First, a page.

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Monday December 5th, 2022

Sri Lanka insurance premiums to fall amid import controls as new business sought: Fitch

ECONOMYNEXT – Sri Lanka’s general insurance premiums may fall as motor business stalls amid import controls and insurers seek new areas to grow in weak economic conditions, Fitch Ratings said.

Economic difficulties are also forcing customer to drop comprehensive coverage.

“Fitch believes that new business premiums from motor insurance – which accounted for around 60 percent of the non-life insurance industry’s gross premiums – will contract in 2020 with the reduction in new vehicle registrations,” the rating agency said.

“We believe the release of the limited new-vehicle stocks into the market will be insufficient to offset the contraction in new business premiums.

“In addition, some policyholders are switching to third-party insurance from comprehensive coverage and allowing policies to lapse due to the economic stress caused by the coronavirus pandemic, which will impede non-life insurers’ business growth.

Total non-life premiums had fallen by 8 percent and motor insurance was down 4 percent in the first half of 2020 from a year earlier from a year earlier, based on regulator data.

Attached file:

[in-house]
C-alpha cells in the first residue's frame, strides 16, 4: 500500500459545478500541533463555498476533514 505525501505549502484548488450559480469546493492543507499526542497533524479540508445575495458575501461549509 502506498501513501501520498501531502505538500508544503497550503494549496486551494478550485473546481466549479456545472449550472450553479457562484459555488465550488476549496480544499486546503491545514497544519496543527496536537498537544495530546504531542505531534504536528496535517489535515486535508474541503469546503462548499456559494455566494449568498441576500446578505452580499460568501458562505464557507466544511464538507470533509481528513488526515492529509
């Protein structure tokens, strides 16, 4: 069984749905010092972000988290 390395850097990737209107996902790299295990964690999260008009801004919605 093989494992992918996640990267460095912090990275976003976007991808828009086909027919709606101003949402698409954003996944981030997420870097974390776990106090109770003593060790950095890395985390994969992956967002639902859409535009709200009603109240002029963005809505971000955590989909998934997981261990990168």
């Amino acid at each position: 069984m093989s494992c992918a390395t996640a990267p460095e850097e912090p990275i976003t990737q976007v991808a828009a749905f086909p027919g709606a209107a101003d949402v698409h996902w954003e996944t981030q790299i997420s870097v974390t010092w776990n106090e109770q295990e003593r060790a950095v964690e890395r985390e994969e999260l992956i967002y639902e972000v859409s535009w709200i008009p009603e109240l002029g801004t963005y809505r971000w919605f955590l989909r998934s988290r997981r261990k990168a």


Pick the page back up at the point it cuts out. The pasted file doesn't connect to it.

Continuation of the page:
Growth in the industry’s motor premiums slowed to 2 percent in 2019 from 16 percent amid import controls imposed after liquidity injections pressured the currency.

In 2020 many imports including vehicles were halted after money printing in March and April drover the rupee close to 200 to the US dollar.

There have been calls to reform the central bank to curb its domestic operations and end monetary instability and currency collapse.

Private credit has since turned negative, compressing consumption and imports despite high levels of excess liquidity.

Non-life insurers will speed up their expansion into non-motor business lines to counter the impact from lower motor insurance sales, Fitch said.

“Some insurers already target to increase business exposure to non-motor lines, such as the fire, property, health and micro insurance classes,” Fitch said.

“However, we believe that the expansion will only partly offset the premium loss from motor insurance.”

The shock from import controls comes as underwriting profitability was already down for non-motor insurance.

“The three-year average claims ratio for non-motor lines was 77 percent, higher than the 61 percent for motor insurance business, which is generally aided by benefits from economies of scale,” Fitch said.

Fitch said regulatory capital of insurers could also come under pressure if profits fall, but average risk based capital ratio was 238 percent for the sector above the 120 percent required.

The regulator had also halted dividend payouts.

The full statement is reproduced below:

Competition in Sri Lanka Non-Life Sector to Rise as Premiums Fall

Mon 14 Sep, 2020 – 21:00 ET

Fitch Ratings-Kansas City-14 September 2020: Price competition among non-life insurers in Sri Lanka is likely to intensify as a ban on auto imports and an economic downturn hinder premium growth, Fitch Ratings says.